Friday, June 11, 2010

“Un bebé no se hace solita, or, You can’t make a baby by yourself”

image Eugenia de Altura is a female graduate student conducting research on issues of women and gender in the cities of La Paz and El Alto, Bolivia. Bolivia is the poorest country in Latin America with the exception of Haiti, and over 60% of the country’s population is of indigenous descent. Eugenia’s postings explore women’s rights, sexuality, and reproductive health in Bolivia and in Latin America as a whole.


This week, I am concerned with a number of interrelated issues that are shaping women’s lives in Andean Bolivia: the ways in which society—and in particular, men—manipulate women’s experiences of motherhood; how the local and international press report on some crimes, and ignore others, and how those that commit these more “mundane” crimes enjoy almost complete impunity.

In the last several days, the BBC and La Paz’s daily newspaper La Razón each brought us a story of thwarted motherhood. First, on June 4, the BBC reported on a mother who attempted to sell her newborn child for US$140 to a woman unable to have children of her own. Then, yesterday, La Razón covered the story of an adolescent girl who was arrested after stealing an infant from a hospital in the city of Trinidad. Both of these stories make good news—they are flashy, they have clear victims and villains, and their resolution makes the Bolivian police look—for once—effective. But there is something else going on here, something perhaps far less newsworthy, but all the more important because of its prevalence: men’s abandonment and abuse of women.

First, let me say that I am not defending these women’s actions. Selling a person—especially one that you have recently given birth to—and stealing someone else’s child are both reprehensible crimes. That is, in part, why they are so newsworthy. However, it is important to recognize all factors to a crime, and place blame where blame is due. And in these cases, the blame falls partially on these women’s male partners.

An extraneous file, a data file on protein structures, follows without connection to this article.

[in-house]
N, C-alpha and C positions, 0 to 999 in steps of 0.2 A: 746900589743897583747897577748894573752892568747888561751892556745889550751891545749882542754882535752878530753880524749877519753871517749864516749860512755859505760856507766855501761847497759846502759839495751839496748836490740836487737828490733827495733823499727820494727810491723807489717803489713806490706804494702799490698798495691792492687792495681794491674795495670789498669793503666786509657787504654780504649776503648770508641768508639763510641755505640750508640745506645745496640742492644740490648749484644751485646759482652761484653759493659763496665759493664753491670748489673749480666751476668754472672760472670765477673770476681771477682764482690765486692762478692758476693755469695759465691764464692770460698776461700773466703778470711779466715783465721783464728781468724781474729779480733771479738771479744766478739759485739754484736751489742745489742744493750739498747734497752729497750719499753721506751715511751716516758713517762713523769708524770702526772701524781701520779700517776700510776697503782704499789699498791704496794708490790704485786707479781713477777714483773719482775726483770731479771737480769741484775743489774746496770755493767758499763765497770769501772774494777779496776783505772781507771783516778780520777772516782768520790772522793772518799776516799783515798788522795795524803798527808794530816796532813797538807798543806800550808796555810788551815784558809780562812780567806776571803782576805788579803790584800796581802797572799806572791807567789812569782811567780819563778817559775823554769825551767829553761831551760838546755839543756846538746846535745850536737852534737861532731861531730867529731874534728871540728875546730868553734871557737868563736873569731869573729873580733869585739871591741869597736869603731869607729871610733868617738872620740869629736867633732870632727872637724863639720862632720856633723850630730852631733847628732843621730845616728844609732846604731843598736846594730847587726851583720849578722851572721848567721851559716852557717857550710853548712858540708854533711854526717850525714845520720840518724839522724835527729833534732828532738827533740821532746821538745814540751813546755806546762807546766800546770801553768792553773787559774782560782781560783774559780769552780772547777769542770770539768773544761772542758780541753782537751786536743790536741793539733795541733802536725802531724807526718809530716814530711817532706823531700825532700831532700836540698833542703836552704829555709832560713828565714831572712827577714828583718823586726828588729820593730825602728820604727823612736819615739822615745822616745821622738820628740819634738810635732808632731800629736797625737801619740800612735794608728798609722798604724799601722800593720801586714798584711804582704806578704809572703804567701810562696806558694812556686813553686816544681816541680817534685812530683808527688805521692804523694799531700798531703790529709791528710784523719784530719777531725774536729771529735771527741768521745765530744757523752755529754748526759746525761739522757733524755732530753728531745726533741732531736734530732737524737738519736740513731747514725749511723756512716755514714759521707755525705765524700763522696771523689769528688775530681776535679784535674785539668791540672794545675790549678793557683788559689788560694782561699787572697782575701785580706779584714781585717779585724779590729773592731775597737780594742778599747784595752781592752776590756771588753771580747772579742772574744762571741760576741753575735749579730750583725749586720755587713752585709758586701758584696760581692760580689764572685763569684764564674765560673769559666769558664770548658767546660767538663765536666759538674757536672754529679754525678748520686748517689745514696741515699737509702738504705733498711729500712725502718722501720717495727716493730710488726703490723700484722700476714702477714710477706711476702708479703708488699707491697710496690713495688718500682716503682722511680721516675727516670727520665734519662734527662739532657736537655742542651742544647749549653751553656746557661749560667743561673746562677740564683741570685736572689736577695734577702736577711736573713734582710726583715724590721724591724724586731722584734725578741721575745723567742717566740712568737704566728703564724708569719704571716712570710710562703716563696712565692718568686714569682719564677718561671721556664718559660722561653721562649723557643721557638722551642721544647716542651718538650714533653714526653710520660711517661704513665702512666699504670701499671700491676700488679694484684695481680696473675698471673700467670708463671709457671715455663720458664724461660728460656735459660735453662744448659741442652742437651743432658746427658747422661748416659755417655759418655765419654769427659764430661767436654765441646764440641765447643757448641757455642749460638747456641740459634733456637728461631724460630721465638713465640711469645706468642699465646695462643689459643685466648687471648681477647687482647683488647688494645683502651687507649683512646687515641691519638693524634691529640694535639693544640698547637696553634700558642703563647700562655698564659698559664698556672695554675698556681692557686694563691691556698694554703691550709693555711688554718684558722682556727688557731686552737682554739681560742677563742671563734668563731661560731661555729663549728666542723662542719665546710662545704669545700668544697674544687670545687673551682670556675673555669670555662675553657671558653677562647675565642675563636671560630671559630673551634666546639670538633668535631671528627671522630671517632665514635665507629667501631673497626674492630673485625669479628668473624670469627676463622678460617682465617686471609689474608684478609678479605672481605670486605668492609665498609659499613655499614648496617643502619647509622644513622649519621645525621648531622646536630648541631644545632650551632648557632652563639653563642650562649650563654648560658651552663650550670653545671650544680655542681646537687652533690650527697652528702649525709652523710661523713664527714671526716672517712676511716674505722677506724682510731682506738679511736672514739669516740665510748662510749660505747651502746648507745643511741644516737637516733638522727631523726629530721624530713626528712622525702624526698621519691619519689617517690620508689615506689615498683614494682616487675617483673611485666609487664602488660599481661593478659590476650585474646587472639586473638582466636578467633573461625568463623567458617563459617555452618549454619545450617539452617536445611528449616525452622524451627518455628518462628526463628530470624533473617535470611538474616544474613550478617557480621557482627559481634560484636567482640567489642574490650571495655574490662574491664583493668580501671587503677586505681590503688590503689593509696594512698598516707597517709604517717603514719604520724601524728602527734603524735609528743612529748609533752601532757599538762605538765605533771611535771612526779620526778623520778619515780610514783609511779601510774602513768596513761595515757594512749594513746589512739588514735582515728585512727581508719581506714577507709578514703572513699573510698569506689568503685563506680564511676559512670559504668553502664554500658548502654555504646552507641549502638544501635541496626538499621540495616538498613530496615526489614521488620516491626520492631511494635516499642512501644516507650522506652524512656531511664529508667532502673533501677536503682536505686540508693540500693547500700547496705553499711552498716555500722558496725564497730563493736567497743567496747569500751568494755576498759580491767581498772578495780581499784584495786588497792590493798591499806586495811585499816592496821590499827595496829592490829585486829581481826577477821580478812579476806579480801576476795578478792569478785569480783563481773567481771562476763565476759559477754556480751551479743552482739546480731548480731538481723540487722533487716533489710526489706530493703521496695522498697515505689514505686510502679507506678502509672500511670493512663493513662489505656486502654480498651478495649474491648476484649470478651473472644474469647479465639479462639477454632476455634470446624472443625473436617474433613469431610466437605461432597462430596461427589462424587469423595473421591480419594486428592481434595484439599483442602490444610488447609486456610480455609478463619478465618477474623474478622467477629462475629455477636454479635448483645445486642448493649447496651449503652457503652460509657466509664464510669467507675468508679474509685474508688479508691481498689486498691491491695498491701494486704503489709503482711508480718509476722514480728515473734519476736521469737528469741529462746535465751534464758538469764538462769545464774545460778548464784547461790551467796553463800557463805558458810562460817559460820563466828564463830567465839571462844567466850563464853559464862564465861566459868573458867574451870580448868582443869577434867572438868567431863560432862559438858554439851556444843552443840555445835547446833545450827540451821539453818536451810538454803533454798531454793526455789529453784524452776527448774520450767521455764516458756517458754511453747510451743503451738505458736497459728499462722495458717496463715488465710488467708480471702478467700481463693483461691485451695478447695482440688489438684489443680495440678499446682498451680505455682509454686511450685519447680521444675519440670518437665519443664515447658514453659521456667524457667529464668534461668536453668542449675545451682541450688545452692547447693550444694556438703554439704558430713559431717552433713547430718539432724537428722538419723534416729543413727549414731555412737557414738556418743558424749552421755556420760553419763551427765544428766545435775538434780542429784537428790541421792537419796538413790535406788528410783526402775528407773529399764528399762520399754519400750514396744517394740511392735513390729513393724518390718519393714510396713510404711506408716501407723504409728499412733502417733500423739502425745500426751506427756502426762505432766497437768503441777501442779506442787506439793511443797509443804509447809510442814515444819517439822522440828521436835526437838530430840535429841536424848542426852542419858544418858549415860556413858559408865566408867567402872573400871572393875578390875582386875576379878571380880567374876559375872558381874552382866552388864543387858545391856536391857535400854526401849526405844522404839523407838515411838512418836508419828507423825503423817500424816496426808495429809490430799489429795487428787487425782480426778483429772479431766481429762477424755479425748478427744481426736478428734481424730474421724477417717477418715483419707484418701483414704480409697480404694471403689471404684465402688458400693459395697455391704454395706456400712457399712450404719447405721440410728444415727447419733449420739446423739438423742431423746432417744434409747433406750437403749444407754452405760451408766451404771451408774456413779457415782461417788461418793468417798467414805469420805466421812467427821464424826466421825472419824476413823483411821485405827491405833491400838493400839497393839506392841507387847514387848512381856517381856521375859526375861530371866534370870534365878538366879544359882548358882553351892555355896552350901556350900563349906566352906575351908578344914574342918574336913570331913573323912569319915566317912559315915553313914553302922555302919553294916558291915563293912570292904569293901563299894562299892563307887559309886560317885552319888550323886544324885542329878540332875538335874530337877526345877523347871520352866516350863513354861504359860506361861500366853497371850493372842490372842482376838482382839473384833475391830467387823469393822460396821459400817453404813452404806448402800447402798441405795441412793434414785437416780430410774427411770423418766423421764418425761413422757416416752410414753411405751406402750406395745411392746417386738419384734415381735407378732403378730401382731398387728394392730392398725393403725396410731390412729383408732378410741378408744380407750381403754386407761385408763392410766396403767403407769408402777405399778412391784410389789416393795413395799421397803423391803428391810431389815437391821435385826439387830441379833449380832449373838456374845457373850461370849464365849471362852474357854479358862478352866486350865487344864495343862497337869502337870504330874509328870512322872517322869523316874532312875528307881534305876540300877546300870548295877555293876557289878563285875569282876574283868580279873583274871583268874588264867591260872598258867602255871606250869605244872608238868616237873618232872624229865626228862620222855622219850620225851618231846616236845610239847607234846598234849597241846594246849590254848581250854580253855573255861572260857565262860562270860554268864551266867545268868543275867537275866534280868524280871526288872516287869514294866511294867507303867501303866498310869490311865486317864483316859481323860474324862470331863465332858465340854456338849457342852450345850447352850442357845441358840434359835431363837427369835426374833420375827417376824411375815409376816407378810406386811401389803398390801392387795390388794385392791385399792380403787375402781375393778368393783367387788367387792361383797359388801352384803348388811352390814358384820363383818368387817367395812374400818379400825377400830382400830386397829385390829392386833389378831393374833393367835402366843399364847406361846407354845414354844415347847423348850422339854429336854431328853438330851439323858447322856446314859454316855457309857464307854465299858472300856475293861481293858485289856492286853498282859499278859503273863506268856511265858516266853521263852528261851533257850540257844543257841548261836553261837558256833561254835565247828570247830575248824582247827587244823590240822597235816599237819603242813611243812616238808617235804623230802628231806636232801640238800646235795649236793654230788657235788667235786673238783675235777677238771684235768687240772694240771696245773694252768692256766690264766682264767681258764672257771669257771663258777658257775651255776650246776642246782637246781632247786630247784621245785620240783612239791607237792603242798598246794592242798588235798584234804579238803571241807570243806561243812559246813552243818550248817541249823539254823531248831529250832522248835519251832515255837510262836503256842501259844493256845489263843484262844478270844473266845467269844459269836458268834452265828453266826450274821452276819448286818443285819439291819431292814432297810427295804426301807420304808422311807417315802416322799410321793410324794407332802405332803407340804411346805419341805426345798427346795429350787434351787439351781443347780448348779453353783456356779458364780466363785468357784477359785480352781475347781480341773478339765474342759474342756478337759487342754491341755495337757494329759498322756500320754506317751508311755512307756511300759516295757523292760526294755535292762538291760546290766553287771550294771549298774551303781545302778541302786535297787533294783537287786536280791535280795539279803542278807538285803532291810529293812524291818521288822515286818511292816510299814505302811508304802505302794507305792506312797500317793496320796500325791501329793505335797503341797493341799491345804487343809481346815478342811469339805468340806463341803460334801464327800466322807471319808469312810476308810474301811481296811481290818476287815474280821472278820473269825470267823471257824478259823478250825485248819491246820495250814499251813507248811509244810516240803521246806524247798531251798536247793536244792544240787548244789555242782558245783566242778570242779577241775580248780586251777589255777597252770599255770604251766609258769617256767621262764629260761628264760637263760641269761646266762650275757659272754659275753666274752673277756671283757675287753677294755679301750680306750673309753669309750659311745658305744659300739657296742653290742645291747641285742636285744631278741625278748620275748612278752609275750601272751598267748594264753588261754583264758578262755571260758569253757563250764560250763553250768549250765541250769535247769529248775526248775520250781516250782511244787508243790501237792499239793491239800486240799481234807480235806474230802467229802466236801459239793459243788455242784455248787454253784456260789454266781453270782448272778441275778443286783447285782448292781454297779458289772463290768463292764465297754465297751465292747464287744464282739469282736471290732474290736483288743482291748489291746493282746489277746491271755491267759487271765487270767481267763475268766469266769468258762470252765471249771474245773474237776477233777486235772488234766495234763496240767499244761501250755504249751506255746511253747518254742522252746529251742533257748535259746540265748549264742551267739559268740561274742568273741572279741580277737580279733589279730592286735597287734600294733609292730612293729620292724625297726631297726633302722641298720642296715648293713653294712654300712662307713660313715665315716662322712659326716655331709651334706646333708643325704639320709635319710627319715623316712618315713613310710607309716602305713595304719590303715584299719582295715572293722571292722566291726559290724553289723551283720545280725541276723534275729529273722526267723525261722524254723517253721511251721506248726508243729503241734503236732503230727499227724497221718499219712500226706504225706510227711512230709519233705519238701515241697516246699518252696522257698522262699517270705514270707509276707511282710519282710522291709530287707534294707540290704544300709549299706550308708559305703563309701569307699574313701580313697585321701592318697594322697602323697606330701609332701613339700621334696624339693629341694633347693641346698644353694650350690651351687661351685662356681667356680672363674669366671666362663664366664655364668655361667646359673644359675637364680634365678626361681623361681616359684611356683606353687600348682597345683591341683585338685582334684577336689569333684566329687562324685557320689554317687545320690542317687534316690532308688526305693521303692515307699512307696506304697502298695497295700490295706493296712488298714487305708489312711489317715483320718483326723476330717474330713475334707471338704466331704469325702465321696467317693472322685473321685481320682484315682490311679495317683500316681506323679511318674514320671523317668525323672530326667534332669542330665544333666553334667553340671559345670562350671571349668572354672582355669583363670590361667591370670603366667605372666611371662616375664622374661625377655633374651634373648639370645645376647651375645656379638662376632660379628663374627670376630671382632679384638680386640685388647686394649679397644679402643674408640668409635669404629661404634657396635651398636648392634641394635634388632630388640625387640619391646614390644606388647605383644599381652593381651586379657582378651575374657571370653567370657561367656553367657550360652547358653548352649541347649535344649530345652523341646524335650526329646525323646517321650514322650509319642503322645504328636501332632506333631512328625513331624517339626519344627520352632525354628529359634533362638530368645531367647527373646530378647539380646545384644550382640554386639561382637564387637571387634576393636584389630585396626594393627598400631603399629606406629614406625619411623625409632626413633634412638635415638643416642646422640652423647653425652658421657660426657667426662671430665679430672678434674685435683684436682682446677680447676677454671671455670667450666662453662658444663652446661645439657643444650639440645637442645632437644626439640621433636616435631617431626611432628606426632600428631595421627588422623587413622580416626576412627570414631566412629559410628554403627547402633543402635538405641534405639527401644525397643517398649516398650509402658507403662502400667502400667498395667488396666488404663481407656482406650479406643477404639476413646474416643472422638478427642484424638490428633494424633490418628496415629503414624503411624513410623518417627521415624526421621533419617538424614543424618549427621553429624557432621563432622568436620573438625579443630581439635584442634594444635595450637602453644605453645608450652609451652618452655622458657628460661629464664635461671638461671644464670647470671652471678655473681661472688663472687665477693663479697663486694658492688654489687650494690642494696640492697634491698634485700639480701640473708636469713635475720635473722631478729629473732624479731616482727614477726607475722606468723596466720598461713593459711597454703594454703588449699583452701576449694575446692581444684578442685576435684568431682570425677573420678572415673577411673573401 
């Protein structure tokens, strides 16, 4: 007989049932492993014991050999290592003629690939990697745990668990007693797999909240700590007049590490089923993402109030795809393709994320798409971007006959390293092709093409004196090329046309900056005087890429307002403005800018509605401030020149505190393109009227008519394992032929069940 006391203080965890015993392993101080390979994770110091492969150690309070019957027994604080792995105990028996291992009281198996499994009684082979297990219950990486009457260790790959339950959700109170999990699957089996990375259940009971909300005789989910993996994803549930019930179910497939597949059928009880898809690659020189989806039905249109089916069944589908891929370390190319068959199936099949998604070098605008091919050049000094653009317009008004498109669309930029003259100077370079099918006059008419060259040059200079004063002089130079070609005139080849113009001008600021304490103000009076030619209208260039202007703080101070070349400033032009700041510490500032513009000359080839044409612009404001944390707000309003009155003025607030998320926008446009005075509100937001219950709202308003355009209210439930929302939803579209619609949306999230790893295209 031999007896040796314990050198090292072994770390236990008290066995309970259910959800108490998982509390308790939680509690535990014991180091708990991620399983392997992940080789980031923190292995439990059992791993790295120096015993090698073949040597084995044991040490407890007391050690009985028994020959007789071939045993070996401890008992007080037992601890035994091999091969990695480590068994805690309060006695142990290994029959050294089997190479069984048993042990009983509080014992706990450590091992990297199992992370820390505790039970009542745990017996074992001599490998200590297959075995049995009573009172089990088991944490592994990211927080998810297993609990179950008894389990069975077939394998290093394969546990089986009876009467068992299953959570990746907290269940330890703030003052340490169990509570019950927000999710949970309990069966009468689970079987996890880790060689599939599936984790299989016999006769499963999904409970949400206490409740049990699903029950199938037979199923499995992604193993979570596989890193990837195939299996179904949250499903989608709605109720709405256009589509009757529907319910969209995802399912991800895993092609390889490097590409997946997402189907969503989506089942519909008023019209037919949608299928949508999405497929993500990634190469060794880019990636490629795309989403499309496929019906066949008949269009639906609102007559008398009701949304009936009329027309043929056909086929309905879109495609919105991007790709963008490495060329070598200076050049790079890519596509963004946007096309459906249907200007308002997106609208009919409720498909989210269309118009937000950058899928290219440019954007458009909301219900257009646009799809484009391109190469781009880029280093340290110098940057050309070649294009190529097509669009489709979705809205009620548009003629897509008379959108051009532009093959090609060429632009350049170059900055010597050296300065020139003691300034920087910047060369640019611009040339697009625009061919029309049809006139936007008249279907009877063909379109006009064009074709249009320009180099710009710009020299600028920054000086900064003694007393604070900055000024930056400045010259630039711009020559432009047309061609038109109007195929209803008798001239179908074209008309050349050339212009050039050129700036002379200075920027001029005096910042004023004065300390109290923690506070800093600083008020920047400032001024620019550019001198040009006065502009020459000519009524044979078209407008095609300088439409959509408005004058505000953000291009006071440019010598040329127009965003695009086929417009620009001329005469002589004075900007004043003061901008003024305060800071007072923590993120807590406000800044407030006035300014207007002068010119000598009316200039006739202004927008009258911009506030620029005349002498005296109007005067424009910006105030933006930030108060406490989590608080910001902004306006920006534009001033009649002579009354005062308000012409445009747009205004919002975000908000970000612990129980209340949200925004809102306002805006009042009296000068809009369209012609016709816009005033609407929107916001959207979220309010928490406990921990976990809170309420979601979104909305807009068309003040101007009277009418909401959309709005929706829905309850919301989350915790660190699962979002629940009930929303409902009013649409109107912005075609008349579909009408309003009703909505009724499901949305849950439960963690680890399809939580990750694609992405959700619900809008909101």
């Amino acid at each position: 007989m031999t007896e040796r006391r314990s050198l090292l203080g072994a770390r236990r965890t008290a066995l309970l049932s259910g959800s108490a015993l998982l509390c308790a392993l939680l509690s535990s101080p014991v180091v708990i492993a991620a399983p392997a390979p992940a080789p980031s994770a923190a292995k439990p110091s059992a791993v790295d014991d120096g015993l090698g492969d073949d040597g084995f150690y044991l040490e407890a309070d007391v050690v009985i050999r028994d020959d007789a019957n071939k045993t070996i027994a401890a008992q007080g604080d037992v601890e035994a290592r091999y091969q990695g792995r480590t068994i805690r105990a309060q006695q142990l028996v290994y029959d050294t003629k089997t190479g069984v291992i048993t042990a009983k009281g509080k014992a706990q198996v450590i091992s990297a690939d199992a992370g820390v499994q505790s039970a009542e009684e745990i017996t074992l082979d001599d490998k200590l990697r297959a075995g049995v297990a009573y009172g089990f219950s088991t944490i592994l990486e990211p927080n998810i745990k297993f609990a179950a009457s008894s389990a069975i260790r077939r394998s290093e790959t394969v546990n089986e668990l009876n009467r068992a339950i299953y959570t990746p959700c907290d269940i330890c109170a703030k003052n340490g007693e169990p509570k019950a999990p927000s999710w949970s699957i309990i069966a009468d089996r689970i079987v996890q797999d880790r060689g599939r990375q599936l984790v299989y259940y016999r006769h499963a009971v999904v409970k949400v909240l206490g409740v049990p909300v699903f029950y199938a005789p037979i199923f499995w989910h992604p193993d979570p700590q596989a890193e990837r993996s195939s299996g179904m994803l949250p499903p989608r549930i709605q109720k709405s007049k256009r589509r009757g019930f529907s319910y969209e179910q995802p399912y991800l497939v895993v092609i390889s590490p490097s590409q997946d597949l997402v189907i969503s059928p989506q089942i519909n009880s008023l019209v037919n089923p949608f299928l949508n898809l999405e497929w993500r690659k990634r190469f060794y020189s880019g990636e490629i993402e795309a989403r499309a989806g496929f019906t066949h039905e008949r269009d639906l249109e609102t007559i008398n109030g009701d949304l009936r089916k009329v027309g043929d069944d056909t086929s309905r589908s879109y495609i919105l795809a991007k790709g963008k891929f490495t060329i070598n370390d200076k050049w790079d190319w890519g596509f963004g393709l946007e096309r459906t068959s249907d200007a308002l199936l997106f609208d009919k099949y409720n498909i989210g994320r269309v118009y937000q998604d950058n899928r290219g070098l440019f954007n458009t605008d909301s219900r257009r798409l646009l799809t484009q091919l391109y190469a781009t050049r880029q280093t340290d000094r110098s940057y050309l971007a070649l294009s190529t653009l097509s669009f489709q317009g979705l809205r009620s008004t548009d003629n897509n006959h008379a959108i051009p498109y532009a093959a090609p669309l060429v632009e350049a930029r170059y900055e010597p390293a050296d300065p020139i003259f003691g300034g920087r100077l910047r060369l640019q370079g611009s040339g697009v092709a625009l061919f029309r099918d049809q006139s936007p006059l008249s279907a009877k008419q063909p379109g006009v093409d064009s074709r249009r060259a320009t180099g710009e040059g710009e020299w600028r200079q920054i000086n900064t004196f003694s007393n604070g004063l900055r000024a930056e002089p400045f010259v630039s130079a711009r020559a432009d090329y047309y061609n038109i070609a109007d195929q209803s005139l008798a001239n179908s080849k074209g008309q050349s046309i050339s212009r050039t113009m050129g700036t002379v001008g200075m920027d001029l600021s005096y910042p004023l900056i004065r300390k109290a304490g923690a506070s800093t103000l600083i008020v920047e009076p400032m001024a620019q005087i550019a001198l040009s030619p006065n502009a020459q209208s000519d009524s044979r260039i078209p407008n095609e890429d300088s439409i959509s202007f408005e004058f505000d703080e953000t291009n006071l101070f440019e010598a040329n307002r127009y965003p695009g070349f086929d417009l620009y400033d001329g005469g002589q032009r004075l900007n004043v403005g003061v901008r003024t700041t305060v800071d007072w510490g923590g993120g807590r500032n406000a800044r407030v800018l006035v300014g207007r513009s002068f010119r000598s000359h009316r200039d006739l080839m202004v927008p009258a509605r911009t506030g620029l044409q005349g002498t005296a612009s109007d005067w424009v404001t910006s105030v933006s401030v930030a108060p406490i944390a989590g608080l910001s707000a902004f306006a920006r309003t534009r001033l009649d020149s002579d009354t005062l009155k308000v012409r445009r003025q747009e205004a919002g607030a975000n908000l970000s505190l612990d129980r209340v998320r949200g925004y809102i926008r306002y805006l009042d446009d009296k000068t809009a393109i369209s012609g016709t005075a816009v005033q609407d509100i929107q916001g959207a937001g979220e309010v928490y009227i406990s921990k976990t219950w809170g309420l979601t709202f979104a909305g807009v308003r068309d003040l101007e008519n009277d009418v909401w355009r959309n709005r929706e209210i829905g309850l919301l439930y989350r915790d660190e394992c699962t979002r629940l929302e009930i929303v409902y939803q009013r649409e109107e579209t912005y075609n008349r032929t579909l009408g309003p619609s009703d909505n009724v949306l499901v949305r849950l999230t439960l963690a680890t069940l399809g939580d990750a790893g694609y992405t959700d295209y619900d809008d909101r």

First, consider the case of the woman who attempted to sell her baby. Although the price of US$140 that the woman and her “customer” fixed for the child represents much more money in Bolivia than it does in the U.S. or Canada, it still signals the acute desperation that this reluctant mother must have been experiencing. When asked why she was selling her child, the BBC reports that, “she agreed to sell her child because she had been abandoned by her husband and could not afford to support the child.”

Due to her folly, this woman will be charged with child trafficking and will likely face years in prison. And her husband? The man whose actions may have contributed to this act of desperation will likely remain free. Few know that Bolivia’s penal code stipulates a prison sentence of 6 months to 2 years (or a hefty fine) for men who abandon their families. If the wife or girlfriend is pregnant at the time of the abandonment—and if she sells her child as a result—the man faces one to five years in jail. And yet, few men are ever punished for abandoning their partners and children. In Bolivia, the impunity that these men enjoy is so common that the BBC reporter did not even find it relevant to mention that the woman’s abandonment also constituted a crime. And, I mean, why would you mention it? In addition to being common, the abandonment of women and children is also simply not as flashy as baby selling.

And the adolescent girl who stole a newborn from a Trinidad maternity ward? Her reasons for kidnapping the infant are even more heartbreaking, and highlight the sticky web of social problems surrounding women and couples in Bolivia. The 17-year-old girl, labeled M.C.T. by the press, reported that she stole the infant because she had recently suffered a miscarriage, and that “her partner had told her that if she did not have another baby, he would leave her” (translation mine).

Just pause for a moment and consider this—that, there is so much pressure for Bolivian women to be mothers—that there is so much wrapped up in that identity—that even at age 17, M.C.T. had already lost a child and felt desperate to have another. That her partner, instead of seeing her through the difficulty of the miscarriage and patiently awaiting the next pregnancy, demanded another child—as if it were something she could produce alone. And let’s not forget the woman who attempted to buy that infant for US$140—that she, too, must have felt such desperation to be a mother that, rather than pursuing adoption to bring home one of the 17,000 children that are abandoned in Bolivia each year, she decided to buy a kid.

As I said before, these crimes are terrible. But after living in Bolivia, and seeing and experiencing both the pressure to be a mother, and the unreliability of your average man, I am reluctant to place the blame solely on these women. Because after all, those babies didn’t get here alone—despite what these men’s actions would seem to imply.